BMW Group Tests Experimental Driving Goggles

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BMW Group thinks computerized headsets such as Google Glass could be the next big thing. At the Shanghai auto show, BMW unveiled a prototype of goggles that would turn the world into a digital display, making it easier to follow navigation directions and park in a BMW or Mini.

The prototype glasses, which strongly resemble old-fashioned aviator goggles, show the kind of information that’s generally found on a BMW head-up display, such as the speed limit and the vehicle speed.

But they do much more. In navigation mode, the glasses project a sweeping line that tells the driver when to turn. In parallel parking mode, they tap into camera feeds from the vehicle to offer an unobstructed view of the curb, helping the driver get as close as possible without scraping the wheels.

Engineers at BMW’s R&D center in Silicon Valley have worked on the project with San Diego chipmaker Qualcomm since the fall of 2013. Now, they’re waiting for the industry to mature, because they’d rather write software for another company’s headset than try to build and sell a production-ready headset of their own.

“We can deliver the application,” Robert Richter, an engineer from BMW’s R&D center in Mountain View, California, said in an interview at Mini’s dealership in downtown San Francisco. “We can deliver the technology. The only piece missing is the piece of hardware.”

When the project began, BMW archrival Mercedes-Benz was working with Google to test how Google Glass could be used to help drivers get around.

BMW wanted to build a headset that went a step further. Rather than merely displaying information in the corner of the driver’s eye, BMW wanted to anchor that information to reality by tracking the driver’s gaze and making the information pop up appropriately based on the location of objects in the real world.

Jay Wright, a vice president at Qualcomm who oversees the company’s augmented reality business, said most components of the goggles, except the twin displays for the lenses, can be found in an ordinary smartphone.

They run on Google’s Android operating system and Qualcomm’s Snapdragon 805 processor, the same one in the Samsung Galaxy S5 smartphone. Produced at scale, a pair of goggles should cost roughly the same as a high-end smartphone, Wright said.

“The timing is special,” he said. “We’ve just gotten to the point where there’s a confluence in the evolution of several things — displays, cameras, chipsets and software — that makes this experience possible. We think a commercial form factor for a consumer device is not too far away.”

The market is still emerging. Google Inc. is working on a second-generation version of Google Glass, while Microsoft Corp. is developing an augmented reality headset called the HoloLens and Sony Corp. just started shipping a developer kit for an $840 gadget called the SmartEyeglass in March.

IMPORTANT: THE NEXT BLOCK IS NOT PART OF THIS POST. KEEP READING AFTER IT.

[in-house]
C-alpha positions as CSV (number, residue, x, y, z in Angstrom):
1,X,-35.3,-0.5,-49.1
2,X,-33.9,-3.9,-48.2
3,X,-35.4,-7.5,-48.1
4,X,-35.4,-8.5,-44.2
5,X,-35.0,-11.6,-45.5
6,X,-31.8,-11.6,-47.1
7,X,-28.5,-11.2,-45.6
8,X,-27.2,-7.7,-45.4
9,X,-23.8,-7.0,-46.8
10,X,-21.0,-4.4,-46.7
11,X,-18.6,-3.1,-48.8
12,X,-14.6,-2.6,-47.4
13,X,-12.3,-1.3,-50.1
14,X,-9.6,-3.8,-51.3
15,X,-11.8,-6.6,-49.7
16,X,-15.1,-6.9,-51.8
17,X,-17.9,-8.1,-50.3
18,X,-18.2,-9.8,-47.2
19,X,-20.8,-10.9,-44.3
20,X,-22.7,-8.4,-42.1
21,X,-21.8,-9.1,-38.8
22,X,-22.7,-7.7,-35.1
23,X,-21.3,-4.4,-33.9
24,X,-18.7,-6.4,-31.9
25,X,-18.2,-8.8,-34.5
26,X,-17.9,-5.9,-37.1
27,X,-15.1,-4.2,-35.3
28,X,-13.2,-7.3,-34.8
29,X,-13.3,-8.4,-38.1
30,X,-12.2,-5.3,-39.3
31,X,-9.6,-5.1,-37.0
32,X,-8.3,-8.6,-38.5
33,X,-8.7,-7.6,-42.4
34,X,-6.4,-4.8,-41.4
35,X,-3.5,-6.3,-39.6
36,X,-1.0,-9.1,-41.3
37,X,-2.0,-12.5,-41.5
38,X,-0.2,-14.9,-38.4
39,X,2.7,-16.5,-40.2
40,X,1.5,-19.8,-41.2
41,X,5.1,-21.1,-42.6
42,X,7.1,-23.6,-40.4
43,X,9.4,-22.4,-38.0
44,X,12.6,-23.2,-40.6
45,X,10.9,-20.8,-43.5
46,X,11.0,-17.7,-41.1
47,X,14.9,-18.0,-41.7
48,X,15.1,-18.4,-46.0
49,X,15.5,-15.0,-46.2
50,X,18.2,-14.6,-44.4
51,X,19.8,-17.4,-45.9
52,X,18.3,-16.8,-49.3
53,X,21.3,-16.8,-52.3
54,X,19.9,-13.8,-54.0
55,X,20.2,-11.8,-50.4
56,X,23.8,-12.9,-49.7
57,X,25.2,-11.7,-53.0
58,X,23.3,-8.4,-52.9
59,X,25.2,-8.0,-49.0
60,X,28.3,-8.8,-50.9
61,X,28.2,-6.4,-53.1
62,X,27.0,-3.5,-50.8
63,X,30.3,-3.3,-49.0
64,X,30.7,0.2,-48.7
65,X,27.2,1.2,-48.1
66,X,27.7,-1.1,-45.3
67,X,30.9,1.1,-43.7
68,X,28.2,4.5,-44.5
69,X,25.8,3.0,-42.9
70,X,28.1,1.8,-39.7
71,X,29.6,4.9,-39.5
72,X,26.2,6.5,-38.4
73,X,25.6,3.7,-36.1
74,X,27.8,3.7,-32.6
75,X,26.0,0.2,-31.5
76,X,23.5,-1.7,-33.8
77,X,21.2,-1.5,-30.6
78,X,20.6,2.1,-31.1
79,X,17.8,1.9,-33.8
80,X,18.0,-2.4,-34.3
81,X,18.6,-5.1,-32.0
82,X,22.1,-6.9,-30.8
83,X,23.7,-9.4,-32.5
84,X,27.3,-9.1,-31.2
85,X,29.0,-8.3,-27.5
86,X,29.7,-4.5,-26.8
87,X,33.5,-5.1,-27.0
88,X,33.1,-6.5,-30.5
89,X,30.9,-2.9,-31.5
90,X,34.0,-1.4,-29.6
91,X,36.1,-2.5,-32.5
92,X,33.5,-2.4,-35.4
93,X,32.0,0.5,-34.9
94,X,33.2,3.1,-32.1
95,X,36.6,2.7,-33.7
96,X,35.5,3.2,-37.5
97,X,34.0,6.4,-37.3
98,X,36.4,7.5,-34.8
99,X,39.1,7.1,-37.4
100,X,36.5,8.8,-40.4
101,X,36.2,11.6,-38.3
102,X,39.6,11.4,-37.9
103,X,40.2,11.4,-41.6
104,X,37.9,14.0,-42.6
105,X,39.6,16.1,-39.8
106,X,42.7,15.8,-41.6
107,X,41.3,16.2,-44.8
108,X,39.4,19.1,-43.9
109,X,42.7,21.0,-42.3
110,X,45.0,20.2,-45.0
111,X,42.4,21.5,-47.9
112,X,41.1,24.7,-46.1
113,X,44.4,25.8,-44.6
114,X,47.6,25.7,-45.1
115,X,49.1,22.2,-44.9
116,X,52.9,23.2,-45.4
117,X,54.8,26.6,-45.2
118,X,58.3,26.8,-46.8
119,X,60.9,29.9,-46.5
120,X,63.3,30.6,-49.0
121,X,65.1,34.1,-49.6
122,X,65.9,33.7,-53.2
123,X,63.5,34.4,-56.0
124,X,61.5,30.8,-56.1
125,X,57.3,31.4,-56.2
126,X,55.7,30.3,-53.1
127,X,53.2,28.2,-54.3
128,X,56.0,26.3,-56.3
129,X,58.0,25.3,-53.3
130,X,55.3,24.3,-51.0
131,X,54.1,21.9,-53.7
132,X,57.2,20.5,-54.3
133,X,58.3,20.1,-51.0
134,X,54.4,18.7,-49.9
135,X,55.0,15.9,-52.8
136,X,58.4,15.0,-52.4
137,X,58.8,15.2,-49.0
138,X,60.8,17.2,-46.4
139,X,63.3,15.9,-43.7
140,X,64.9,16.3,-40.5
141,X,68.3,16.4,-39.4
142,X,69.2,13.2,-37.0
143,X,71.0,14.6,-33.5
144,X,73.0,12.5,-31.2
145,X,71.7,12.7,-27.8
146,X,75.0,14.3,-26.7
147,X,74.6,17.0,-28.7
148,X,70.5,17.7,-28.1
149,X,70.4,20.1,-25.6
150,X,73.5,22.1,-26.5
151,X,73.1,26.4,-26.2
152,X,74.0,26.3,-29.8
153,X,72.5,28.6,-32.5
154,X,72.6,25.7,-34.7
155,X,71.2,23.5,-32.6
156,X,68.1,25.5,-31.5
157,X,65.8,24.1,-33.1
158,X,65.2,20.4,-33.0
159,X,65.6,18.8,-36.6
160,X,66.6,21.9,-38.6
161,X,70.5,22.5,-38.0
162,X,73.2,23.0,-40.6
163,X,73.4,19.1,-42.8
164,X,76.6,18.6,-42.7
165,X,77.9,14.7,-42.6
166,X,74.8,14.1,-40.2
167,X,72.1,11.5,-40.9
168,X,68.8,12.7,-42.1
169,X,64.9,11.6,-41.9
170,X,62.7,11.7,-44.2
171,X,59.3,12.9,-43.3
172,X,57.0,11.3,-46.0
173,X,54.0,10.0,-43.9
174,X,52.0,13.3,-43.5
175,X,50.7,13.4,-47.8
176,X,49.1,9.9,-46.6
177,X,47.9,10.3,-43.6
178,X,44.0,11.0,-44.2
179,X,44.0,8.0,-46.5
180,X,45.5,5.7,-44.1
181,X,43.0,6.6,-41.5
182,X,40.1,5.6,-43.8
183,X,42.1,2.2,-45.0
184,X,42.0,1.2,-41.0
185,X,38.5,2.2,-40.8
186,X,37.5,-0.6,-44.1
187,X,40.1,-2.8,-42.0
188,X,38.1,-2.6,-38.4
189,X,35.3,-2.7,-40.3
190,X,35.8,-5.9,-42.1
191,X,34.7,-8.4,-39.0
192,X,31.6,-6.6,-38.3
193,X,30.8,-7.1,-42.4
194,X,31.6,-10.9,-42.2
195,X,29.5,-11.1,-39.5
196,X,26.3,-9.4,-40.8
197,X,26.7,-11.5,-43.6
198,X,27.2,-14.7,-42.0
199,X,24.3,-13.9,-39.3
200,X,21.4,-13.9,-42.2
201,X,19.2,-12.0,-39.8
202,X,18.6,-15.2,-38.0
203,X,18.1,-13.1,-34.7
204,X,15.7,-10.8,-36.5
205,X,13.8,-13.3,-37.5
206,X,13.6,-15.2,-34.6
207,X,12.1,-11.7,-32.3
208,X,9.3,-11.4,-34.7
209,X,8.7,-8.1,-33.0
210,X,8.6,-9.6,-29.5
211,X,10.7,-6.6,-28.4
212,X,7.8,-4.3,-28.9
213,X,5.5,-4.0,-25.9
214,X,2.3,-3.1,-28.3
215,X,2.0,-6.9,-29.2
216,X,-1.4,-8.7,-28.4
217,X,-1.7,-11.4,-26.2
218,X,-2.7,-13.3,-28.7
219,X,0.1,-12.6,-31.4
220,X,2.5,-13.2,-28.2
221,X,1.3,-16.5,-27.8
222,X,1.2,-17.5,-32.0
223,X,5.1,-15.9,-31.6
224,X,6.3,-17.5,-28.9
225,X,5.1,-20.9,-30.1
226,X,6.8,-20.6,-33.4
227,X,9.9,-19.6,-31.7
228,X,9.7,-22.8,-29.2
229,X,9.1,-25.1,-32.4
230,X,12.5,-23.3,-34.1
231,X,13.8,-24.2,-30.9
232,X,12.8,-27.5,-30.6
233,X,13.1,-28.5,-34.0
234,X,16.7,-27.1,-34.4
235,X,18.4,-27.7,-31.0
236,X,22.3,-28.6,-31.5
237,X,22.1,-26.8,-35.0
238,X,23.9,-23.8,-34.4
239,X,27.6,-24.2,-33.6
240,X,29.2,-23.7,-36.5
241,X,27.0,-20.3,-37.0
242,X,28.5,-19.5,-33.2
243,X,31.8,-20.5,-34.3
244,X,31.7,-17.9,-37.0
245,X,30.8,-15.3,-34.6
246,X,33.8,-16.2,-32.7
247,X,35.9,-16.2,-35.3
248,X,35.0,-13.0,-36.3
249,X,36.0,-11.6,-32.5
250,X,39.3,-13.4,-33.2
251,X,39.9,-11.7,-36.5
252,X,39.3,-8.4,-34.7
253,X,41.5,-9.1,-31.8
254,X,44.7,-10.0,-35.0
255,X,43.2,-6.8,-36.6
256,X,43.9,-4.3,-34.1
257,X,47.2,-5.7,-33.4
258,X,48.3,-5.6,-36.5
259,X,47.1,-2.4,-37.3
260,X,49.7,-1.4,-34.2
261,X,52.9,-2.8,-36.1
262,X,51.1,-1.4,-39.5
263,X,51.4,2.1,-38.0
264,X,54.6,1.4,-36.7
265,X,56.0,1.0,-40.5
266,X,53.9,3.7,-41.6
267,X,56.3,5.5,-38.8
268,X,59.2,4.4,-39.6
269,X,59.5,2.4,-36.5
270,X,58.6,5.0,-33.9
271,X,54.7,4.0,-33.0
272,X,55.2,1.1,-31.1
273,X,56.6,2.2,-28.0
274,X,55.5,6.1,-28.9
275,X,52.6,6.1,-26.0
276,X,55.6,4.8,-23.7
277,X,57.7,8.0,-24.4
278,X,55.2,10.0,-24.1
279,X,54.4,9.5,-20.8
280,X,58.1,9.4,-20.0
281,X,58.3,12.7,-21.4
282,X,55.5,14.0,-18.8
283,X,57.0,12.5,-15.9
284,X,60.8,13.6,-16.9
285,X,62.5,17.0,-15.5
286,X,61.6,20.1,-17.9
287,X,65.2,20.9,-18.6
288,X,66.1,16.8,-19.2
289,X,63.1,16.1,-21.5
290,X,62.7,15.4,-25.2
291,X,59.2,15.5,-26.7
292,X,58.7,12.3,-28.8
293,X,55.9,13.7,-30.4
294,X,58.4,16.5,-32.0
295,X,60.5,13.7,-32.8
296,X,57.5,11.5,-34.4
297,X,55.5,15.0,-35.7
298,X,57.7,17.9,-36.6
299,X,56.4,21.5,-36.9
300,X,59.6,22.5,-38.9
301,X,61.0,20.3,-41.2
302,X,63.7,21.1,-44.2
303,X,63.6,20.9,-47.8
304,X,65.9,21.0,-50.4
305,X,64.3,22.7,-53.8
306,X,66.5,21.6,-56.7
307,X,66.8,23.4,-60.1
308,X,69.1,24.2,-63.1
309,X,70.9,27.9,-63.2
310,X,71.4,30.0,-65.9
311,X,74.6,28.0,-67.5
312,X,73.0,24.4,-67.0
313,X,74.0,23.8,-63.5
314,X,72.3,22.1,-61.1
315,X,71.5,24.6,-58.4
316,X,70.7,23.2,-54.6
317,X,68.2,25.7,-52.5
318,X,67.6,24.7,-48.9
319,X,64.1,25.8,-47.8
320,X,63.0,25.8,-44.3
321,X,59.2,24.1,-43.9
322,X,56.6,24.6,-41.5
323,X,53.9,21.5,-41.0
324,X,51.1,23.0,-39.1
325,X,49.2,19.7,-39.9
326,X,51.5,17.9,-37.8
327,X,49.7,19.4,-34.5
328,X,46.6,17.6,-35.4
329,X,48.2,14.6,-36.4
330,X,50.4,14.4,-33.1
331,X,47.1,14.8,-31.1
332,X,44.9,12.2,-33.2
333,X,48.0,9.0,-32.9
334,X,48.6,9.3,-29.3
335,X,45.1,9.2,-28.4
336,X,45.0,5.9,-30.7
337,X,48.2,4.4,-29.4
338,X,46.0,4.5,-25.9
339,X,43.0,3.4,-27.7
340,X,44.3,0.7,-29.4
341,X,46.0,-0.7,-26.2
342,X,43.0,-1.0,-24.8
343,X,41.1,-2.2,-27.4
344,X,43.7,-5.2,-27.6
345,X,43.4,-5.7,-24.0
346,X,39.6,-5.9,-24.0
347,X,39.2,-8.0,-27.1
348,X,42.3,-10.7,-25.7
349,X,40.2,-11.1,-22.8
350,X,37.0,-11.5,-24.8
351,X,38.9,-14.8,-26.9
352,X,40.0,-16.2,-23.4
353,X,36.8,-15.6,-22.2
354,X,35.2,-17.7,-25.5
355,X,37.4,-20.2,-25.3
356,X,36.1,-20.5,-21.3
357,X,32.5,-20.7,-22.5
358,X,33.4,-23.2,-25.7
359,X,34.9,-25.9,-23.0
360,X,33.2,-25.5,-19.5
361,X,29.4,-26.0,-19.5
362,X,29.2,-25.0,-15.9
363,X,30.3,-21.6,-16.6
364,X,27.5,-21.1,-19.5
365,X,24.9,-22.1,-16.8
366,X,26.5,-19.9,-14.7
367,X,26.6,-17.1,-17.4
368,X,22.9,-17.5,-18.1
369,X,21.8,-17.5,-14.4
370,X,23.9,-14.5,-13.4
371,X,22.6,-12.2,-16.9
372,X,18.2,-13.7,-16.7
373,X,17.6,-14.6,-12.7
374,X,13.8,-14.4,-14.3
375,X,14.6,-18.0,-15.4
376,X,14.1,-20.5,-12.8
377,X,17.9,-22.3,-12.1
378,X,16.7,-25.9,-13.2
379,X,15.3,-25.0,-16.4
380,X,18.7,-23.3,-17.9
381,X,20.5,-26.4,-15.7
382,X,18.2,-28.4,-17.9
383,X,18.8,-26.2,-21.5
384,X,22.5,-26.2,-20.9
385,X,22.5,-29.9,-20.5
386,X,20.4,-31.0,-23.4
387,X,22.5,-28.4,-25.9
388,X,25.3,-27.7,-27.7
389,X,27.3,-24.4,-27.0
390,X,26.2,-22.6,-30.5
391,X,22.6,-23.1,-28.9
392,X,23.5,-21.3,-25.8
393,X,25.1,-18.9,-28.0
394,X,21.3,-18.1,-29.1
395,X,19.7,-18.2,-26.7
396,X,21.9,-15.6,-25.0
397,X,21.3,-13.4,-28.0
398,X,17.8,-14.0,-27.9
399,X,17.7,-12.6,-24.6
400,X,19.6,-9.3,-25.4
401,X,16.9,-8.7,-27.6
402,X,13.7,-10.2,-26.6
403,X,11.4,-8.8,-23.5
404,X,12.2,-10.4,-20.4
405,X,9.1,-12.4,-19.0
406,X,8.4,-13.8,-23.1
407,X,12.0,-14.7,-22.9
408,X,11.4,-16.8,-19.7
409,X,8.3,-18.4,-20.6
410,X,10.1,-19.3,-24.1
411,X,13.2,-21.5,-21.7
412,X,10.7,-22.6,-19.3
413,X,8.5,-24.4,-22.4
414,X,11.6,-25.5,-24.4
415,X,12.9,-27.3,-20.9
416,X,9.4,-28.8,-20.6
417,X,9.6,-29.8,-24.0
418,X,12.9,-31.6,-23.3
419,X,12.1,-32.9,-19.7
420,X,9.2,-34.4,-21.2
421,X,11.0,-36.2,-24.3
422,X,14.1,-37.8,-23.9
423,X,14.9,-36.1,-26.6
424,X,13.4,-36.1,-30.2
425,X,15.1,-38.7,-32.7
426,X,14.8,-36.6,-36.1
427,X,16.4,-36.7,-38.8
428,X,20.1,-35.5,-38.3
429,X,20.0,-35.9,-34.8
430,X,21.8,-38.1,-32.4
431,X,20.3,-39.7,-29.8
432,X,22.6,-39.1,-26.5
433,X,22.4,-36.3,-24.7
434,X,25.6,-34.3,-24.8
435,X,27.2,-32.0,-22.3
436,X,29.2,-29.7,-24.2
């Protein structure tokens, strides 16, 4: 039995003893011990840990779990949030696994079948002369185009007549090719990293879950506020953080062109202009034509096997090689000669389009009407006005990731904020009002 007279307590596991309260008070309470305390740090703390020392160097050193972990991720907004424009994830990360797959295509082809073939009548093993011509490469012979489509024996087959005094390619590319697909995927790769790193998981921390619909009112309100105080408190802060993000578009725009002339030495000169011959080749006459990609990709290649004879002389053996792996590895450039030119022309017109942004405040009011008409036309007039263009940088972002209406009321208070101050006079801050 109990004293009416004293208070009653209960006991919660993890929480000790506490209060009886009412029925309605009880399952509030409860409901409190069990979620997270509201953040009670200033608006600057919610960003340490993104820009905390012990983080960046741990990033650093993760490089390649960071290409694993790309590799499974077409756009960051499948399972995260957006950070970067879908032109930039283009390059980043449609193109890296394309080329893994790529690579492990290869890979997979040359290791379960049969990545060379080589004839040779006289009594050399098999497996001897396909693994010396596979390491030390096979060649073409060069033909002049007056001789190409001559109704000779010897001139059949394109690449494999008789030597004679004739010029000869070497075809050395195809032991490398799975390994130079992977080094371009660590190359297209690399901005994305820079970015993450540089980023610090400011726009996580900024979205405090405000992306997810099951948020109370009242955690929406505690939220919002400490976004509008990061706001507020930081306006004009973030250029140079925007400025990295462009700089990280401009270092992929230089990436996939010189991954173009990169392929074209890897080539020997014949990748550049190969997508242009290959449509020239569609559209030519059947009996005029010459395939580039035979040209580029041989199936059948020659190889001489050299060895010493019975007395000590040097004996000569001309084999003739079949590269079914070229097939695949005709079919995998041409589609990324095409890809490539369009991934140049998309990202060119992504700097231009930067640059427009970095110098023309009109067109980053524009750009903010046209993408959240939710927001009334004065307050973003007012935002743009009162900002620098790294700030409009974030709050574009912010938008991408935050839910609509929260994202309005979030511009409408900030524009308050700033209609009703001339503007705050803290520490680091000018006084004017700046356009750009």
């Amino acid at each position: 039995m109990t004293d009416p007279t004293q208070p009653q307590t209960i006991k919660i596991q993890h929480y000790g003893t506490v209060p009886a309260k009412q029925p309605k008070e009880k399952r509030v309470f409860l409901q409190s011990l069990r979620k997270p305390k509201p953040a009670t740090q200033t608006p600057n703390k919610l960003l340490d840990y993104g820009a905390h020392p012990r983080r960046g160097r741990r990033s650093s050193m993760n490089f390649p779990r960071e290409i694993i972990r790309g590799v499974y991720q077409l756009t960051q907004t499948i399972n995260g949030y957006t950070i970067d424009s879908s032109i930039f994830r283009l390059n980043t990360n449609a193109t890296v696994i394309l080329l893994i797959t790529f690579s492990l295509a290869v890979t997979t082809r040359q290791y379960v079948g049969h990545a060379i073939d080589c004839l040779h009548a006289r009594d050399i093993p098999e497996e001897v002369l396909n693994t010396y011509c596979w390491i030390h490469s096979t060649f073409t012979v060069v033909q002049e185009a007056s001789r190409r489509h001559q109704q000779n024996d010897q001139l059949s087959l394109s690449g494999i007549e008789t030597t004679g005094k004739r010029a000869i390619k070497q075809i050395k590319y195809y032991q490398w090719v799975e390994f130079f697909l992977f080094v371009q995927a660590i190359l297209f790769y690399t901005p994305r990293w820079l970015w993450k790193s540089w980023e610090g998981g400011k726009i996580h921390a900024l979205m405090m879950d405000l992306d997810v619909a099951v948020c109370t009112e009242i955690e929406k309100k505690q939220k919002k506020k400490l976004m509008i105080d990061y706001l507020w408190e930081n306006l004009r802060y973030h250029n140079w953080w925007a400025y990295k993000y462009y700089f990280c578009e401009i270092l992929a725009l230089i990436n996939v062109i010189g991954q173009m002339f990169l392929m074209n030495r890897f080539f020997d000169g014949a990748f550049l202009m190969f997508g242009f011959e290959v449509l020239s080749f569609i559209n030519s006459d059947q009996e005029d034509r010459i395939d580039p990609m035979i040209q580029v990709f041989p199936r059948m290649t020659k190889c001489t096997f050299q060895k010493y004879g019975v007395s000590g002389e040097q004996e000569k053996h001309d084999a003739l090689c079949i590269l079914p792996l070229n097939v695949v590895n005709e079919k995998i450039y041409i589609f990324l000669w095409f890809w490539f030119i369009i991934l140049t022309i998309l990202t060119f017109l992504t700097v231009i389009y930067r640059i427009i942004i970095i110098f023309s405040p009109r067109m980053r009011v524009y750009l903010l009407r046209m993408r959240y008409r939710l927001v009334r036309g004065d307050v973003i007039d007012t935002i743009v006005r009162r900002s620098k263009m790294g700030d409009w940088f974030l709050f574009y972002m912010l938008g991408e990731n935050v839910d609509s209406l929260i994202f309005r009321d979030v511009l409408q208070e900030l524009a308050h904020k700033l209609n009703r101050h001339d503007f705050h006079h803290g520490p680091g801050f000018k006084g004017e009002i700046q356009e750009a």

BMW and Qualcomm had to solve some tricky engineering problems. For one: figuring out the exact position of the goggles, so the images could be pegged to the real world. They decided to write the history of the Mini brand on the headliner of the car in special ink; by looking up at the ceiling with an infrared scanner, the glasses know the exact location and angle at which they’re positioned.

The driver wearing the glasses can control them by pushing a button near the right temple. While the vehicle is being driven, the glasses are synced to the vehicle. If a driver sees a prompt about an incoming text message, he can push a button on the steering wheel to have the message read aloud.

Yet this is just a prototype. Setting up the glasses takes calibration; users cannot simply slip on the glasses and go. And because the images are tethered to a specific point in the real world, slight head movements can cause the digital overlays to bounce up and down, or jerk in and out of view.

And there is no guarantee that customers will embrace a pair of gawky goggles.

Patrick McKenna, manager of U.S. product planning at Mini, said driving goggles could avoid some of the common complaints about Google Glass. Some people may feel it’s unfashionable to have a computer strapped to their faces and that it’s impolite to interact with people while pointing a camera at them. But a car is a private place.

“Maybe you won’t be as fashion-conscious when you’re in the confines of your own vehicle,” McKenna said. “We’re biased, but we think this is the perfect use case.”

This article originally appeared on Automotive News.

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